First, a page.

This city tour will not only show you the most important landmarks and sights of the historical center of Athens but will also include a complete tour of the Acropolis where your guide will give you an in-depth guided tour of this world heritage site and its major breathtaking monuments all in one fascinating tour.
|RETURN TIME||Approximately 3 hours (Estimate walking distance 1500 mts)|
Most sites in Greece involve extended walking and/or slippery surfaces.
Therefore we strongly suggest wearing comfortable sturdy shoes.
Sunscreen, hat and water are also good “travel companions”.
|DIFFICULTY||Due to extend walking and slippery surfaces please inform us if you have walking disabilities or using a wheelchair before booking this tour.|
Walking tour around the Acropolis in Athens
Soak up the atmosphere of Old Athens, as you explore the Plaka’s paved streets
Enjoy beautiful views from the Parthenon, which crowns the Acropolis
The tour of Athens will commence in front of the Parliament building in Syntagma square with the changing of the Guards (Euzonoi).
From Syntagma square, the central historical district of the city and passing from the monument of the Unknown Soldier you will enjoy a pleasant walk through the National Gardens the neoclassical Zappeion conference center (The oldest in Europe) the temple of Zeus, Hadrian’s Arch and the old Plaka district.
The tour continues with a visit to the Acropolis, where you will see the Propylea, The temple of Nike, the Parthenon, wonders of the Golden Age of Pericles.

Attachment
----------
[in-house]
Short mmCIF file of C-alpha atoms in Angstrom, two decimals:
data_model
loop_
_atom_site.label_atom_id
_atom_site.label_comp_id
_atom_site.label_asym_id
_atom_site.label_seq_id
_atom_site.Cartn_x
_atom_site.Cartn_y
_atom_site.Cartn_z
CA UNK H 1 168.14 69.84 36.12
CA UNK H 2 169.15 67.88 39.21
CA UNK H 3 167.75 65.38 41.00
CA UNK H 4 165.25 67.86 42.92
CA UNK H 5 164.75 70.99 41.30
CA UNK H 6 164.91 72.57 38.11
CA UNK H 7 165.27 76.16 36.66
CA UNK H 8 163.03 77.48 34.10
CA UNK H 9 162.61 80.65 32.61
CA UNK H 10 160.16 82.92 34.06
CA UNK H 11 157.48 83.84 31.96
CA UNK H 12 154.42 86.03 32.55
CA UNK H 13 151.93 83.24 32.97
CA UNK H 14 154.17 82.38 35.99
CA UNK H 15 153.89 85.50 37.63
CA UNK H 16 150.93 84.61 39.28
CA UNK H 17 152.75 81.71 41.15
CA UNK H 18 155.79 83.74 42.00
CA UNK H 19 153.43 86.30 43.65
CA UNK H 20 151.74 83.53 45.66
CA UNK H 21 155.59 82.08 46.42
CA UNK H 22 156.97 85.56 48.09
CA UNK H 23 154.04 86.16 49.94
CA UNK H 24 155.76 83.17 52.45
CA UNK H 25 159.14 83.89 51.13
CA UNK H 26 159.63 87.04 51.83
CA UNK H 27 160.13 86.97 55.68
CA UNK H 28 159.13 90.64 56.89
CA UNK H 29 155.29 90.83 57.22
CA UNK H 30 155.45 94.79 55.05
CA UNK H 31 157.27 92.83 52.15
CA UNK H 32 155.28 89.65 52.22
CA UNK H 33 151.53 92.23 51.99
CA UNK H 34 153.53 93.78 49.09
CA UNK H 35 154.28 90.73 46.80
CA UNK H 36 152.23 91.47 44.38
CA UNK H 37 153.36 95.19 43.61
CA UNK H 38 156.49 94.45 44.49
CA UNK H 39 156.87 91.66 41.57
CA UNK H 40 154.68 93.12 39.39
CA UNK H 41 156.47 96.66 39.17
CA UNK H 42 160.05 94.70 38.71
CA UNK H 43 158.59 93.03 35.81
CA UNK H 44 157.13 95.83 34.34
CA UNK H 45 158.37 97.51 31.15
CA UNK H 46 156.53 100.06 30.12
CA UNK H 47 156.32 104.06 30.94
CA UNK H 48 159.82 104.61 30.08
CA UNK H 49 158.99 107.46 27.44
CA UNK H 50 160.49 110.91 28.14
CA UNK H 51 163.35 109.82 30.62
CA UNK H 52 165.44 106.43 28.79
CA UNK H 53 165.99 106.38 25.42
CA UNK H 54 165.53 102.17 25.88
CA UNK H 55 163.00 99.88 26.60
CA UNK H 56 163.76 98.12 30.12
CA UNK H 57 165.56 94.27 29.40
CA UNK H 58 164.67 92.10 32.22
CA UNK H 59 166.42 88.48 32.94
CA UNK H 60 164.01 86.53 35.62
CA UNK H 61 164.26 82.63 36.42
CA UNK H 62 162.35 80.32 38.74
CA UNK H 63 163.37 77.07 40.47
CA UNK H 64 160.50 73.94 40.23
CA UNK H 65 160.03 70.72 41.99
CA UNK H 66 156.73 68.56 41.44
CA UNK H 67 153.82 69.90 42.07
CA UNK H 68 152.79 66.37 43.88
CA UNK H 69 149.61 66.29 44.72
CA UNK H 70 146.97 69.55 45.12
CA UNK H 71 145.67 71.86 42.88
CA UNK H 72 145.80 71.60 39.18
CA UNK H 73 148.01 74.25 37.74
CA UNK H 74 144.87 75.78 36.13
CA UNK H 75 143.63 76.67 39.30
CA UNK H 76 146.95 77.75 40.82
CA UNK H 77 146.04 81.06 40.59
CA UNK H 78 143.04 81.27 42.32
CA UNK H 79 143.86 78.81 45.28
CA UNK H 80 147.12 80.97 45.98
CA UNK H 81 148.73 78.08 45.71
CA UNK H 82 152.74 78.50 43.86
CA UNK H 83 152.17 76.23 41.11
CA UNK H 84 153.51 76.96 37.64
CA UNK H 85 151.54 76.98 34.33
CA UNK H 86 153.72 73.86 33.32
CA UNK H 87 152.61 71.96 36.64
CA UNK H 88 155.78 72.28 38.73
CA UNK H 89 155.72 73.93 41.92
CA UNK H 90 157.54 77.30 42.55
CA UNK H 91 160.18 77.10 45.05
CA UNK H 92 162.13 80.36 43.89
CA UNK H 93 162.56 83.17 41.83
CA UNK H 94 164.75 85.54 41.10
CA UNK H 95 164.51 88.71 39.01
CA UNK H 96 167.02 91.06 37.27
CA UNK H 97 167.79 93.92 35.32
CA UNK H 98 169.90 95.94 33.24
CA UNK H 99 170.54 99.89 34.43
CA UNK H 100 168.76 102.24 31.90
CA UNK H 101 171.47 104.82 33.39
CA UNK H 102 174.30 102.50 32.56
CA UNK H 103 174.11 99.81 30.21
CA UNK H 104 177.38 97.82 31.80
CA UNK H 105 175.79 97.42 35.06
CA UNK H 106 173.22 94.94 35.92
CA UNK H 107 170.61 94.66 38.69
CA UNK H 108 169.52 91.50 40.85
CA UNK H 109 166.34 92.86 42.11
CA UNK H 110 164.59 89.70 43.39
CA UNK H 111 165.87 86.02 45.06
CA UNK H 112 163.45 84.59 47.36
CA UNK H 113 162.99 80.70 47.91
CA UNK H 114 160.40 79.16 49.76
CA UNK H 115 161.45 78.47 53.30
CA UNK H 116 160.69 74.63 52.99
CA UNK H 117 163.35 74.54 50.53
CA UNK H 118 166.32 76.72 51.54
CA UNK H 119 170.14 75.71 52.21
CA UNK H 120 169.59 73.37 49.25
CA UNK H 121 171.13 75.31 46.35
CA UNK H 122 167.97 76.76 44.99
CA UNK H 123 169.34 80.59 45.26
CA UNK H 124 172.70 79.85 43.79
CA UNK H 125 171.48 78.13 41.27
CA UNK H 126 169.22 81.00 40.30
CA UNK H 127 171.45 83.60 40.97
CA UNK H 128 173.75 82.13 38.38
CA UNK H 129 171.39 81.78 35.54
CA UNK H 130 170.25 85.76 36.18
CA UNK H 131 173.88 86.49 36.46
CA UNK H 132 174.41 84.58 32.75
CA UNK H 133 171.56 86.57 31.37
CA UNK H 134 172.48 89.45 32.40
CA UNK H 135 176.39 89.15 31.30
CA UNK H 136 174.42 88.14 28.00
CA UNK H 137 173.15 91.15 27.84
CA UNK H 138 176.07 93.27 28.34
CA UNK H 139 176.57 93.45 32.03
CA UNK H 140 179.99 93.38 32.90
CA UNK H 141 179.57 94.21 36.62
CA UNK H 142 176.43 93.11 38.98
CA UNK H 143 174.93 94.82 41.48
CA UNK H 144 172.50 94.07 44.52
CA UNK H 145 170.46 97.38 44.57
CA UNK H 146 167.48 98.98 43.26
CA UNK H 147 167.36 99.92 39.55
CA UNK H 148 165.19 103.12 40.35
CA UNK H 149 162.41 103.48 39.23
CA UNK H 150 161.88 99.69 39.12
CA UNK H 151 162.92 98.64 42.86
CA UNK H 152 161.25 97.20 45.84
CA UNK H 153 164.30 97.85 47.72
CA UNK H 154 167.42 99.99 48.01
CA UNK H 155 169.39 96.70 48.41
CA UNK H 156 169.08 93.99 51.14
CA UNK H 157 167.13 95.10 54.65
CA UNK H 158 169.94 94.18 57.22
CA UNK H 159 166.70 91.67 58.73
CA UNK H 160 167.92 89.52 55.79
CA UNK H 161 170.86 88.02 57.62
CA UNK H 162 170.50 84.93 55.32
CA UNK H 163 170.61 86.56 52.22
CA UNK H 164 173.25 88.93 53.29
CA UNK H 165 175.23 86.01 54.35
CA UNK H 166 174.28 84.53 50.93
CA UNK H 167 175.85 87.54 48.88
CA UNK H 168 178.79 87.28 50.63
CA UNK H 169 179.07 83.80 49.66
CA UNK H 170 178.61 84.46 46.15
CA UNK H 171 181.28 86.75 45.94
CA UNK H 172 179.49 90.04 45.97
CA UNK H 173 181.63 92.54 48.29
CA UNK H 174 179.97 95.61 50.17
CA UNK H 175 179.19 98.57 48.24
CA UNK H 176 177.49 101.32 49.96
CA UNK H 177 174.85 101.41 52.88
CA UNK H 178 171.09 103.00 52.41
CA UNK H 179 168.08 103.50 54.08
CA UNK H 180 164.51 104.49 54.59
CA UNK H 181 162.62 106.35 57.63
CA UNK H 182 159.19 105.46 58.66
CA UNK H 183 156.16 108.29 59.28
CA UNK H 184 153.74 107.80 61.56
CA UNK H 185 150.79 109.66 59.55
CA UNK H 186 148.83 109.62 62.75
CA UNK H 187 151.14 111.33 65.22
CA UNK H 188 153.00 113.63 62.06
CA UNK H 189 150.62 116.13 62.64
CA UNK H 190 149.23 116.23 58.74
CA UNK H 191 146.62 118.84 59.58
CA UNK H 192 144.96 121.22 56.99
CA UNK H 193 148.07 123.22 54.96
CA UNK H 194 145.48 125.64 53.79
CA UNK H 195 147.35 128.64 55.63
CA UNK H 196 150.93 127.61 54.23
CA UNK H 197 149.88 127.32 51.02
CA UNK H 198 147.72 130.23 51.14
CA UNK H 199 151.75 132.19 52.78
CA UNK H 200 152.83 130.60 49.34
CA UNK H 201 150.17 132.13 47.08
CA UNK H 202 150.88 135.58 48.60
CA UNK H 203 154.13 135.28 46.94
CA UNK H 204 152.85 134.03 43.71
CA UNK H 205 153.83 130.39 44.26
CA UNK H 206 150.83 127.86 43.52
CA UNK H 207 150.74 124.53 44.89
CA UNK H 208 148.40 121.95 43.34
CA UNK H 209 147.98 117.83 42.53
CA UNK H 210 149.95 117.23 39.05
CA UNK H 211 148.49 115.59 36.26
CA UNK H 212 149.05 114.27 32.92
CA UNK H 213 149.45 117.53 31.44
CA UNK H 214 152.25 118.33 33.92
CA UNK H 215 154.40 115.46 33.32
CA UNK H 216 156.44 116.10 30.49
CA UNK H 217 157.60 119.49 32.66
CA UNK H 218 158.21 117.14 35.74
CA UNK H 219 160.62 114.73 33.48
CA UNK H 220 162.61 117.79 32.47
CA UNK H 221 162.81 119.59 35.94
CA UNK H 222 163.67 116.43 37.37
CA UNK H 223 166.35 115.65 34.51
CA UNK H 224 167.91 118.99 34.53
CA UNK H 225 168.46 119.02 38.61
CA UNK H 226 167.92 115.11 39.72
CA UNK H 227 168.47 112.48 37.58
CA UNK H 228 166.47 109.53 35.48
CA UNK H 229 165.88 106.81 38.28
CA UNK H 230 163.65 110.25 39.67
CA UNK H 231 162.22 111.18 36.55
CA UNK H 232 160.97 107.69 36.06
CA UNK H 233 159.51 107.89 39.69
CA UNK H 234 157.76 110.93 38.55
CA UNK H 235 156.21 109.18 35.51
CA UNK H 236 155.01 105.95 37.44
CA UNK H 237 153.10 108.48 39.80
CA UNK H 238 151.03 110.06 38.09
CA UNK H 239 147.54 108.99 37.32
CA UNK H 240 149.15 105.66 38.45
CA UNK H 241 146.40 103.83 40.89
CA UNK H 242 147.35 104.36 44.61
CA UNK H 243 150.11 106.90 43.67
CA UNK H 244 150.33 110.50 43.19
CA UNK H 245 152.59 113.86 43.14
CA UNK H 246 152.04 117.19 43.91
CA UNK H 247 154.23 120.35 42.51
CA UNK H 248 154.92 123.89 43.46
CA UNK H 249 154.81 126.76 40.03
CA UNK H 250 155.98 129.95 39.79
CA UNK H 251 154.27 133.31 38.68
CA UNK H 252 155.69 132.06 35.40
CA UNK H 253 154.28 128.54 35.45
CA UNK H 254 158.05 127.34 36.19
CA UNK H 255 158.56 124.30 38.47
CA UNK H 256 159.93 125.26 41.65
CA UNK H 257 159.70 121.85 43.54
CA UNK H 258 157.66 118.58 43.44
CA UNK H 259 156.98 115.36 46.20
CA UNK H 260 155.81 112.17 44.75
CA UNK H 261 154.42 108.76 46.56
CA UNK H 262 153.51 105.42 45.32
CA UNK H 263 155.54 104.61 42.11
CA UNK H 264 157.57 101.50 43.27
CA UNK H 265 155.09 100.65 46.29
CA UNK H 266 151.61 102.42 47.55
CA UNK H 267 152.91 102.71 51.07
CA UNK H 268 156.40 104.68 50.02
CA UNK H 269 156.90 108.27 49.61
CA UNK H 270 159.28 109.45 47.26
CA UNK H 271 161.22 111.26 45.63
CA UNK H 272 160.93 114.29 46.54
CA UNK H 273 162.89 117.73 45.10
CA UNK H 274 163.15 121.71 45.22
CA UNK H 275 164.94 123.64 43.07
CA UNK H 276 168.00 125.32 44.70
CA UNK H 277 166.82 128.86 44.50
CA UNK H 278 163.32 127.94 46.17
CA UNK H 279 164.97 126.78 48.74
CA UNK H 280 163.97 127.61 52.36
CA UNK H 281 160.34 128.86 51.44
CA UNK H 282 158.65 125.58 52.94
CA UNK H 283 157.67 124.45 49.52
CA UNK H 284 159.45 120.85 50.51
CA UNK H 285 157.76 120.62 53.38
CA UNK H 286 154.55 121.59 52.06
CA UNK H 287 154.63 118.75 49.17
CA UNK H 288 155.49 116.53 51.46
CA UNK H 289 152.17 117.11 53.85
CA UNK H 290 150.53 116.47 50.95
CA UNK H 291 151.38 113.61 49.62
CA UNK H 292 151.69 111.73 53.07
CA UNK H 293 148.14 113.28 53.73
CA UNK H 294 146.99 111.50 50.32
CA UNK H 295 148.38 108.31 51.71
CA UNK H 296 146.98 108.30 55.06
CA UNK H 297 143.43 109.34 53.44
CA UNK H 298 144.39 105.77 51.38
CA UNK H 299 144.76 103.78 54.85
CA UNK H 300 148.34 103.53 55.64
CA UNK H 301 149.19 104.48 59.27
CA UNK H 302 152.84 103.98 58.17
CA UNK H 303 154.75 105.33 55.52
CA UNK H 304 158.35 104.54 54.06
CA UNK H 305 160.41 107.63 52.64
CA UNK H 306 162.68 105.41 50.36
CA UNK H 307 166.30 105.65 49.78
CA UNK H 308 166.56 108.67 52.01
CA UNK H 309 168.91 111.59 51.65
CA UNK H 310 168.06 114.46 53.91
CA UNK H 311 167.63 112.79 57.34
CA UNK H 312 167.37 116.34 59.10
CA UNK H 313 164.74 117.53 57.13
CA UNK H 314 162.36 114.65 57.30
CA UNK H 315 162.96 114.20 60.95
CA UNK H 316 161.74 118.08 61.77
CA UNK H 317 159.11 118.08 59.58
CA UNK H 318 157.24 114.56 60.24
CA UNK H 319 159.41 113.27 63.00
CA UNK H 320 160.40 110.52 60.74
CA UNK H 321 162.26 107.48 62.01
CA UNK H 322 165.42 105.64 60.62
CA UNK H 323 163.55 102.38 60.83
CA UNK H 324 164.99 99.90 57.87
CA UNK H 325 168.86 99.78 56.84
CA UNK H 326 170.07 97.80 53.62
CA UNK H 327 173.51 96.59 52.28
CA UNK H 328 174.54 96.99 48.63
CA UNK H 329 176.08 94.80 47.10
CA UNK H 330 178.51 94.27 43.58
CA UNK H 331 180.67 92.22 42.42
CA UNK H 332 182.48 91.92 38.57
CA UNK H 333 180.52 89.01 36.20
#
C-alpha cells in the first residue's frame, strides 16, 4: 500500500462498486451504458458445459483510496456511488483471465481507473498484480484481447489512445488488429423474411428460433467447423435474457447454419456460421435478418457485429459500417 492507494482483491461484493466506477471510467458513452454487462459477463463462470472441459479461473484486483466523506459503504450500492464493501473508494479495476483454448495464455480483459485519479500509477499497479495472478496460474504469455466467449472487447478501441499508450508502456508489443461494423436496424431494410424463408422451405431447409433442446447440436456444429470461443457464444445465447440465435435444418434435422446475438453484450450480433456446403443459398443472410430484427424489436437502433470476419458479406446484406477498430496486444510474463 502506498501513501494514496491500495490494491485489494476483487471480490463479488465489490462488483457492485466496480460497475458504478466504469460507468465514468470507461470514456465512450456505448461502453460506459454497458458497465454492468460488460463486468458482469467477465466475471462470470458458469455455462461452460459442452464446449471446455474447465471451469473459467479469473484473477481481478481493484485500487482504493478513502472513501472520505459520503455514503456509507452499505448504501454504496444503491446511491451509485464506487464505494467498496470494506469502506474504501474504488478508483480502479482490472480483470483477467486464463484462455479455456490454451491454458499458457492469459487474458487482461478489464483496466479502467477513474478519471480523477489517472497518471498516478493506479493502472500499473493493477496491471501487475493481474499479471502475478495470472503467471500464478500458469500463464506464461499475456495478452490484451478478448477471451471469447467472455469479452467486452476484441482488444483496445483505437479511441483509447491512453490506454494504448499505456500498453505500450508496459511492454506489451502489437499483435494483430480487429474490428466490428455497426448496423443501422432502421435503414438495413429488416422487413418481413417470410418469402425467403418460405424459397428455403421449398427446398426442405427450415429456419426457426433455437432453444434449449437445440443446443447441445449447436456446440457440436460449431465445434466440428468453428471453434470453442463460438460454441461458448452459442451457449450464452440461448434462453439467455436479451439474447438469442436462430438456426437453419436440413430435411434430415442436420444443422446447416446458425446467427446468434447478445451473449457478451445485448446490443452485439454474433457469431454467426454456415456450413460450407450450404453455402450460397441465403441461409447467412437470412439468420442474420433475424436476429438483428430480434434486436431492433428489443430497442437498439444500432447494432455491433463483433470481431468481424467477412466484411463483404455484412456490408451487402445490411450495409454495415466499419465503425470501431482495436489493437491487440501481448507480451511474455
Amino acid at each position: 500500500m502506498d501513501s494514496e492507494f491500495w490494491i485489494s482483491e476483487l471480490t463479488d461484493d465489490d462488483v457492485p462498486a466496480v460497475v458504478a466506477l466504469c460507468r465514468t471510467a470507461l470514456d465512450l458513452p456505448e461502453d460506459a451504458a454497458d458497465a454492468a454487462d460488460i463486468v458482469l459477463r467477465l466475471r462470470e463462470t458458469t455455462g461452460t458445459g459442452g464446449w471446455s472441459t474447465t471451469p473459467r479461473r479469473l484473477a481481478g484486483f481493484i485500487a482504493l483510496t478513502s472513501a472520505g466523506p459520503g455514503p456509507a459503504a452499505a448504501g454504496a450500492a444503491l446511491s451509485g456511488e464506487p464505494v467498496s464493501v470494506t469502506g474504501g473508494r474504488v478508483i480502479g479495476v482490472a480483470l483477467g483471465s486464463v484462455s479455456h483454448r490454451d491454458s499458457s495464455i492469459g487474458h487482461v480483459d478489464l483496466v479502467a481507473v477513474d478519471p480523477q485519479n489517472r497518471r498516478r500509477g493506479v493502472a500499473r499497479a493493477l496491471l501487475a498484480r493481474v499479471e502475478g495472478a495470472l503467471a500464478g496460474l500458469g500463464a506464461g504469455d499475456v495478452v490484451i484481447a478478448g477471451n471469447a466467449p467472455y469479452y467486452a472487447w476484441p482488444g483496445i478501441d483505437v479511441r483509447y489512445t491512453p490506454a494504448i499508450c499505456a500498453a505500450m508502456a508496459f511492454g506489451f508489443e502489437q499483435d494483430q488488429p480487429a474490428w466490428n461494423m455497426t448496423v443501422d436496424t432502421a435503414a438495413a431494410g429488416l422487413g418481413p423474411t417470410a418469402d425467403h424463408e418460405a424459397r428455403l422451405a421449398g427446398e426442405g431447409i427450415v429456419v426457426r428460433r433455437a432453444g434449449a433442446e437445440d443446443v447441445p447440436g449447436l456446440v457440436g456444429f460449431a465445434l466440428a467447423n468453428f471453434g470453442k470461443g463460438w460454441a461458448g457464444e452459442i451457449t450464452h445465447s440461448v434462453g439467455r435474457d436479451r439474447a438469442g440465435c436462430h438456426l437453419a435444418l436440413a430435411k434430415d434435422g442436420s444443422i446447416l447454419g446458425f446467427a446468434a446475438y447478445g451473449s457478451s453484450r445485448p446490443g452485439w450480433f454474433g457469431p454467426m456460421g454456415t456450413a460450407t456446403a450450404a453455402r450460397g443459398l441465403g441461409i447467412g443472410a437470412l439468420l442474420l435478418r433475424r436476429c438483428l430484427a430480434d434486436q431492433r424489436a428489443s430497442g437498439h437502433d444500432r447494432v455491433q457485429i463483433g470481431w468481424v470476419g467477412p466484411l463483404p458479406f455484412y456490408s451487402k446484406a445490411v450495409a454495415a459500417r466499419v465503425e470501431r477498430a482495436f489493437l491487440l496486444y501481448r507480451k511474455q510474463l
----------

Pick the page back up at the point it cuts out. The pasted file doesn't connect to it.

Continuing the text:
From the Acropolis hill you will have a breathtaking view of the surroundings, including the Agora, the Observatory, the Democracy hill (Pnyx), the Philopappos Hill and Mars Hill.
You will also admire the theater of Dionysos and the Odeion of Herodus Atticus where ancient Greek drama was first staged. The guided tour ends on the hill of the Acropolis.
The Parthenon (Ancient Greek: Παρθενών) is a temple in the Athenian Acropolis, Greece, dedicated to the Greek goddess Athena, whom the people of Athens considered their protector. Its construction began in 447 BC and was completed in 438 BC, although decorations of the Parthenon continued until 432 BC. The Parthenon itself replaced an older temple of Athena, which historians call the Pre-Parthenon or Older Parthenon, which was destroyed in the Persian invasion of 480 BC. Like most Greek temples, the Parthenon was used as a treasury. For a time, it served as the treasury of the Delian League, which later became the Athenian Empire. In the 5th century AD, the Parthenon was converted into a Christian church dedicated to the Virgin Mary. After the Ottoman Turk conquest, it was turned into a mosque in the early 1460s, and it had a minaret built in it. On 26 September 1687, an Ottoman Turk ammunition dump inside the building was ignited by Venetian bombardment. The resulting explosion severely damaged the Parthenon and its sculptures. In 1806, Thomas Bruce, 7th Earl of Elgin removed some of the surviving sculptures, with the Ottoman Turks’ permission. These sculptures, now known as the Elgin Marbles or the Parthenon Marbles, were sold in 1816 to the British Museum in London, where they are now displayed. The Greek government is committed to the return of the sculptures to Greece, so far with no success.
Olympic Zeus Temple
The archaeological site of the Olympeion comprises the temple of Olympian Zeus, Roman baths, Classical residences, a basilica of the fifth century AD, and part of the city’s fortification wall. Hadrian’s Arch is located just outside the site’s fence.